The Cleggerons promised us a bonfire of quangos. The Independent, amongst others, is not particularly impressed. We share that view and was planning to give the issue a good going-over today. The MSM is crawling all over it though, and this is one instance where you don't keep a dog and bark yourself.
Even The Daily Telegraph is being sniffy, fronting a story headed "Bonfire of quangos 'is a smokescreen that will cost money'". The strap-line reads: "Ministers have been accused of reneging on promises to start a 'bonfire of the quangos' and of simply moving many functions elsewhere in Whitehall".
That's about the size of the problem, and the measure of the dereliction. Quangos and the rest are instruments of government. To get rid of them, you have to get rid of their functions. Then the organisations wither on the vine. Simply to abolish the organisation achieves nothing. The functions must then be absorbed into the general government machine, or another way must be found of fulfilling them.
Also, the whole idea of quangos was to give their functions greater visibility and transparency, so that their costs would not be buried in departmental budgets. On this basis, to re-absorb necessary functions into the respective ministries is a retrograde step.
That the exercise is turning out to be "smoke and mirrors" seems to be entirely consistent with the Cleggeron experience. Elsewhere, in the letters column of the Telegraph, we see a letter from Sir Paul Judge, headed "myth of spending cuts", telling us that the coalition government is not planning to reduce its expenditure.
It is planning to increase it by nine percent, from £697 billion in this financial year to £757 billion in 2015-16. Smoke and mirrors indeed.
On the same page (print edition) there is a leader headed, "We must put a stop to the EU budget scandal". One is tempted to say, "who's this 'we' white man". But weariness descends, even at this early hour. You an huff and you can puff, but you will not blow my house down, said the little piggy. This is piggy politics, and the EU just shut down the slaughterhouse.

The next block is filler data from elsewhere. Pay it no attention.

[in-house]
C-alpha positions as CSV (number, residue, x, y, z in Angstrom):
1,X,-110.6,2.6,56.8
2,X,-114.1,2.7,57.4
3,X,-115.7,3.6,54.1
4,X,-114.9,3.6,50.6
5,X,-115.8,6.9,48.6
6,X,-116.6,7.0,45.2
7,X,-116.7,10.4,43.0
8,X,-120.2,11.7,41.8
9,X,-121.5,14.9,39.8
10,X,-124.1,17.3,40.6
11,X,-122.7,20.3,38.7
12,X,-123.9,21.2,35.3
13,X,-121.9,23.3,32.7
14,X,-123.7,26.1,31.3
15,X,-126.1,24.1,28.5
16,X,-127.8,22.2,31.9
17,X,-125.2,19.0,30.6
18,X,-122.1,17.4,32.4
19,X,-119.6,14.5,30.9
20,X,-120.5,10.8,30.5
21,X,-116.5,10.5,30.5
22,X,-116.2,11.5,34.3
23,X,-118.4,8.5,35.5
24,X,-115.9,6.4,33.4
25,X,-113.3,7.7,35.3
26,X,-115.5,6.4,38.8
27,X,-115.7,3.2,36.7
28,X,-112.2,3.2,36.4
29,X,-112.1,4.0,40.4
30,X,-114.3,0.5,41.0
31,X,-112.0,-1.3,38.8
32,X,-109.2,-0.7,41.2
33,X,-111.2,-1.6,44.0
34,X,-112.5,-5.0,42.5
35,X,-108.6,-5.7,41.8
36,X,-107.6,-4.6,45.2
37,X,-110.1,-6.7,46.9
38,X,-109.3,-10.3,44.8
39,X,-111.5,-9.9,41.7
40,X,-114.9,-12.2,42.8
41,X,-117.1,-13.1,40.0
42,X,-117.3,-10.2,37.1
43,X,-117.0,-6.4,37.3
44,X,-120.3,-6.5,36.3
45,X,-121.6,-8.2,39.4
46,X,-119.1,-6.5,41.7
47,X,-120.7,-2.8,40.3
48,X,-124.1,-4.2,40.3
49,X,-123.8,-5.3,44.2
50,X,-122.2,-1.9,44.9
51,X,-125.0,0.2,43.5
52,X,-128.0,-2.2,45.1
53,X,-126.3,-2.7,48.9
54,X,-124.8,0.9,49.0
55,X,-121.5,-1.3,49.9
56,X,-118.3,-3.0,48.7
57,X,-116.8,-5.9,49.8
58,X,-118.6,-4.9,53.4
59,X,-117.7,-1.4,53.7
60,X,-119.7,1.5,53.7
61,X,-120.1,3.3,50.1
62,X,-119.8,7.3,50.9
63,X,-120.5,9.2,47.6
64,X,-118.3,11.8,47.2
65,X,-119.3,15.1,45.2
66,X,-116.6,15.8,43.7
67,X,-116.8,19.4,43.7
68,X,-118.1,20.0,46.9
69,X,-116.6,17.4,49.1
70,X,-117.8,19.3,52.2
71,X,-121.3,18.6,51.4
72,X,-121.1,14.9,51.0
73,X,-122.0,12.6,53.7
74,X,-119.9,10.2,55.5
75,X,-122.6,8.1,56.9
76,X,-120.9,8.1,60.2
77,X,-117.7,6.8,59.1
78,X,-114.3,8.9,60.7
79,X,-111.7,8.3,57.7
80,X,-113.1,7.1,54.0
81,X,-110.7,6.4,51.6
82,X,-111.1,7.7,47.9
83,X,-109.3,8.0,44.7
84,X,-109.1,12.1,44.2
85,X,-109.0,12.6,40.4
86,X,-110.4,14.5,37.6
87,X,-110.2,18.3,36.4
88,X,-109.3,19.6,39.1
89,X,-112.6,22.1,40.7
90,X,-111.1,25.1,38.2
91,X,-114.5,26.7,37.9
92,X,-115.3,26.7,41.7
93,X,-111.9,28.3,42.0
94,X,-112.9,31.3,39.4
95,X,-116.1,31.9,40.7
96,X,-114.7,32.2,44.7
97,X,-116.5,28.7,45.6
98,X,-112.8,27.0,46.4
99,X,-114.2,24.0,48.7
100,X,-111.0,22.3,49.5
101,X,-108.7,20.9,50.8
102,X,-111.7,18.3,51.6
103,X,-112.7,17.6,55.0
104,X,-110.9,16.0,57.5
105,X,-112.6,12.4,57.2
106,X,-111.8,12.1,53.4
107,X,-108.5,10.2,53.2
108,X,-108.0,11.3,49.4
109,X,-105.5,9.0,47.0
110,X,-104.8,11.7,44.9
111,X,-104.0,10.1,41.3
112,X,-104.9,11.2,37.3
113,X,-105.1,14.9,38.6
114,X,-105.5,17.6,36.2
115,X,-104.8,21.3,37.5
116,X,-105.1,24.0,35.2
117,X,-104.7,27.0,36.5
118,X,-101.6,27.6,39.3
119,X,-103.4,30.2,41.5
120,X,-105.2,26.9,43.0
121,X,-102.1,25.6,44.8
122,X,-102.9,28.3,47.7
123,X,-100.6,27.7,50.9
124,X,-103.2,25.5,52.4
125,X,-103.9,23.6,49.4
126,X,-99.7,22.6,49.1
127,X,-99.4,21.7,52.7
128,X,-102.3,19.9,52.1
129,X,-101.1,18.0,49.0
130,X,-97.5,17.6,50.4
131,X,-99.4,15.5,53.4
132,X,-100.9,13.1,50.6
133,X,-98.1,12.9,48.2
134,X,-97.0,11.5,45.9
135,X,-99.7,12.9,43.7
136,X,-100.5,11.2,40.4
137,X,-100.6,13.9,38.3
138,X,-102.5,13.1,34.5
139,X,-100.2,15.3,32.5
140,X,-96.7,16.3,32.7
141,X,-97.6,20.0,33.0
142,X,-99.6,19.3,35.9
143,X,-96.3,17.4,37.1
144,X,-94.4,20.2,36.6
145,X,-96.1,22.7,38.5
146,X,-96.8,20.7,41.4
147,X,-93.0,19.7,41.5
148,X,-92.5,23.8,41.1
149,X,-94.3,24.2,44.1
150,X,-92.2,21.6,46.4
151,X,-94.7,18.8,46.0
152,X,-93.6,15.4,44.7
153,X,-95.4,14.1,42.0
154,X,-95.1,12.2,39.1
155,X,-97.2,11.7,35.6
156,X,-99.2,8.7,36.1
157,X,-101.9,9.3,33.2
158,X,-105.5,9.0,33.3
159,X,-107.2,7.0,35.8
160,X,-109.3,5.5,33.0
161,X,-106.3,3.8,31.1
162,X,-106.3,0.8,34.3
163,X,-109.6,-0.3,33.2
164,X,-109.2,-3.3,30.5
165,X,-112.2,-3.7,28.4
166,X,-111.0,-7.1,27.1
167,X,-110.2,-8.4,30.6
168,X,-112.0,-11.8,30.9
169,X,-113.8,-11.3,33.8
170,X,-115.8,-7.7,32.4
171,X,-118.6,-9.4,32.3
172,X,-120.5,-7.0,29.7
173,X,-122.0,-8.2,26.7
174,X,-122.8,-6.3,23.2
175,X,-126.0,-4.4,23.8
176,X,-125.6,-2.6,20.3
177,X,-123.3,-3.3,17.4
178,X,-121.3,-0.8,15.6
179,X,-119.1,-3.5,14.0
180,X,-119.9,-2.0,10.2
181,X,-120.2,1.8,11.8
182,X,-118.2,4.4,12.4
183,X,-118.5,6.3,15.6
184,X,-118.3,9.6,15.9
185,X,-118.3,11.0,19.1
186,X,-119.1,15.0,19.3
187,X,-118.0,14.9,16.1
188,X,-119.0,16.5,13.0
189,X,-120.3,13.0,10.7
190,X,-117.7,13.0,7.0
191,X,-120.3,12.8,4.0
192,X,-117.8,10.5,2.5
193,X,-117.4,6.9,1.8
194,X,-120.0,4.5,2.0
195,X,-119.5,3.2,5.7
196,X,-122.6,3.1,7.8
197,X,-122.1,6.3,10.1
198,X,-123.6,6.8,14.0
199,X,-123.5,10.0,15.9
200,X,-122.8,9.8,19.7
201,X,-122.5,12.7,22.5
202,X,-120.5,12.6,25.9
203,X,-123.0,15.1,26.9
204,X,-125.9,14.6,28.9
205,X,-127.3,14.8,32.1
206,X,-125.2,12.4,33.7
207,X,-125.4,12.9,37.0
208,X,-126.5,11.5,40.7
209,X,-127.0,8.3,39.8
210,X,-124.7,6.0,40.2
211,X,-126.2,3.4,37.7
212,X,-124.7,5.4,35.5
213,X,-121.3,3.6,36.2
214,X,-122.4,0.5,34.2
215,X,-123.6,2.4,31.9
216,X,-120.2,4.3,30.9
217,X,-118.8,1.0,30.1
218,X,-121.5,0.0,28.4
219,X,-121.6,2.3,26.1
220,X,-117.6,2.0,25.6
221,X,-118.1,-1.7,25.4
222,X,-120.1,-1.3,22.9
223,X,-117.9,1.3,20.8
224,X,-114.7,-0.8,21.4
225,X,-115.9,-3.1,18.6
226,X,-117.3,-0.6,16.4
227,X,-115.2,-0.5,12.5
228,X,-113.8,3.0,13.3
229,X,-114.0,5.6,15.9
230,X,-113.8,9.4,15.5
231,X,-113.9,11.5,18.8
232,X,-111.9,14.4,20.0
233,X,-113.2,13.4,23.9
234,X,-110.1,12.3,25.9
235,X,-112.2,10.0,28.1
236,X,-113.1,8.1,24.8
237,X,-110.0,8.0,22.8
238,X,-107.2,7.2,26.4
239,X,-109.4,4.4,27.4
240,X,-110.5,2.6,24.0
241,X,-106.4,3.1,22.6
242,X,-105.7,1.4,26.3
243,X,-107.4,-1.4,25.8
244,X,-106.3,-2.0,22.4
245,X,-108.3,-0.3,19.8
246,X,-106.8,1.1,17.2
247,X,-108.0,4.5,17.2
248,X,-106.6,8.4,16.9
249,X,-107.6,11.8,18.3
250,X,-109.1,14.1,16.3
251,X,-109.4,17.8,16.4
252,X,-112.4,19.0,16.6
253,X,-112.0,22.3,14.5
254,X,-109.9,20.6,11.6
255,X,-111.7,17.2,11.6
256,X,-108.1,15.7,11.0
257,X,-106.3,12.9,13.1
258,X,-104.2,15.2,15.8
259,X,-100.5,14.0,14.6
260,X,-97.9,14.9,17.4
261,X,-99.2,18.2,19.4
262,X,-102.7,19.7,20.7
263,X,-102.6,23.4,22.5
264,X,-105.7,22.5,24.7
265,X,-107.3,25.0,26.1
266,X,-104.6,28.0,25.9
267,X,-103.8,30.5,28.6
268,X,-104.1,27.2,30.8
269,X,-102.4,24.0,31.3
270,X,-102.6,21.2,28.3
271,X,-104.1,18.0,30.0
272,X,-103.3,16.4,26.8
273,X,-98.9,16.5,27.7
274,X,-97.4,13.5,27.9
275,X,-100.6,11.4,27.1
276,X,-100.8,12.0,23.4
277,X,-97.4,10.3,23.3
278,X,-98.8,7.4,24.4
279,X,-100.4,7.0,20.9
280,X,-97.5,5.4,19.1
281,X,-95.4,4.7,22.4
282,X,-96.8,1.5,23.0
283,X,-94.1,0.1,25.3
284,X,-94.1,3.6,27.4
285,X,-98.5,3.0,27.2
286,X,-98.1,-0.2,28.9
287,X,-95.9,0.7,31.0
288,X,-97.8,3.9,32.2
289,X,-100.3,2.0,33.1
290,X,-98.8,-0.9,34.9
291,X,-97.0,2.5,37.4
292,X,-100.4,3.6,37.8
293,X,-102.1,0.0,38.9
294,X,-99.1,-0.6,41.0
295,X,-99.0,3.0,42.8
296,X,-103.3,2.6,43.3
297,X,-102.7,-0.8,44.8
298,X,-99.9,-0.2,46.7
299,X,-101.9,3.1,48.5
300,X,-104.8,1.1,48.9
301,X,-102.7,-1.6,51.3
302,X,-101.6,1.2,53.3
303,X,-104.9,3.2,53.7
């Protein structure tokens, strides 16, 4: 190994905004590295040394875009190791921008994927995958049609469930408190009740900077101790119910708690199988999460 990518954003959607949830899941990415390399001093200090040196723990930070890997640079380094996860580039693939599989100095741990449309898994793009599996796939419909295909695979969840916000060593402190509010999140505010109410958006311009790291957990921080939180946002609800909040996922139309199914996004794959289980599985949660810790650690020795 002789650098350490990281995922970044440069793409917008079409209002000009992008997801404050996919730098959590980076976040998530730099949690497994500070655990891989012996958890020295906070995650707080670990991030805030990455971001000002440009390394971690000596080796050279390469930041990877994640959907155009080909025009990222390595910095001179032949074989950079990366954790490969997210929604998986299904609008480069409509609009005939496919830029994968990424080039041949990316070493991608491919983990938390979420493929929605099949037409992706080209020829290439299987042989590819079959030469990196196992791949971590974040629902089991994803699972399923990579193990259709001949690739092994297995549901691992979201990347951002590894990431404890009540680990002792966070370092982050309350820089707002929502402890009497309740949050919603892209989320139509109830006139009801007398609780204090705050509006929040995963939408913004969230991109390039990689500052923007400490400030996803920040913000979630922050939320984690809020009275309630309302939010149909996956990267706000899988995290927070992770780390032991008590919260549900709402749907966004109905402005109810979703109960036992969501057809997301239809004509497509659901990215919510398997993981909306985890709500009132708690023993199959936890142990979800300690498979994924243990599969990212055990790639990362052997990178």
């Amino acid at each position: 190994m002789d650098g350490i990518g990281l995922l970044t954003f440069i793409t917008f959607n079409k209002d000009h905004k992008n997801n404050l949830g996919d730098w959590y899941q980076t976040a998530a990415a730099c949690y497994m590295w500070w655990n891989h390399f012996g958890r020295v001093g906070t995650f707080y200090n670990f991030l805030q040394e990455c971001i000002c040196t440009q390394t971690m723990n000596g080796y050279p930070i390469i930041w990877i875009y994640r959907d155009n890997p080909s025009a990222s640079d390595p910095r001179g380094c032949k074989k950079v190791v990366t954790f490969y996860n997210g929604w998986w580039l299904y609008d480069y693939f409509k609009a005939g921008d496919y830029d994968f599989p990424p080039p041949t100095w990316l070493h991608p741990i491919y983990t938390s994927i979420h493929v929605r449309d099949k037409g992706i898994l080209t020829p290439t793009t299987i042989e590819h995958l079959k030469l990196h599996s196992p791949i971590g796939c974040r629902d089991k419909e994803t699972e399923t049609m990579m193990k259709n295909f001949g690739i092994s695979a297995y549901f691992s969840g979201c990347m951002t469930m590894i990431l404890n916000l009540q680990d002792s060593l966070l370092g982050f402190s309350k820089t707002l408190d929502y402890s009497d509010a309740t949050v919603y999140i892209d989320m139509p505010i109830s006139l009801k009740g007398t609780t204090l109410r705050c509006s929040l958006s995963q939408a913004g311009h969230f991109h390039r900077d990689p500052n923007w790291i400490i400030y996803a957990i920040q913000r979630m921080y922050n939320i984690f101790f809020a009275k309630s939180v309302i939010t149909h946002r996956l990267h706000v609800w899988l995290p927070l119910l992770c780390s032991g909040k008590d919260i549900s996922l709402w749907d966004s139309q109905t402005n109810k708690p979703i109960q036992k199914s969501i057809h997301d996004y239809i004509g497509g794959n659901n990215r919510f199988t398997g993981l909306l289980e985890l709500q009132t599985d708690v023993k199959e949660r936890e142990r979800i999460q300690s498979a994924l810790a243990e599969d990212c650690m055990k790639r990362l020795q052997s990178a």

Thus, I'm going to retreat into working on the Battle of Britain narrative today. I'm having an interesting time exploring a new thesis for the origin of "the few", which is addressed here. Views, as always, would be very welcome on this comment thread - otherwise, comments on the thread below.
On a housekeeping note, it is good to see the forum so active. The spammers are back in force though, so if you want to join the forum, let me know by e-mail, so I know to look out for your application. Meantime, you could look at this video on climate change. Hmmmmm.
It makes an interesting contrast with this, which records the Guardian report telling us that while the EU's emission of CO2 declined by 17 percent between 1990 and 2010, this apparent progress is bogus.
If you add up the CO2 released by the goods and services Europeans consumed, as opposed to the CO2 thrown off by the goods and services they produced, the EU is responsible for 40 percent more CO2 in 2010 than in 1990. The EU, as the Guardian puts it, has been outsourcing pollution — and jobs — rather than cutting back on greenhouse gasses.
Smoke and mirrors is only the half of it.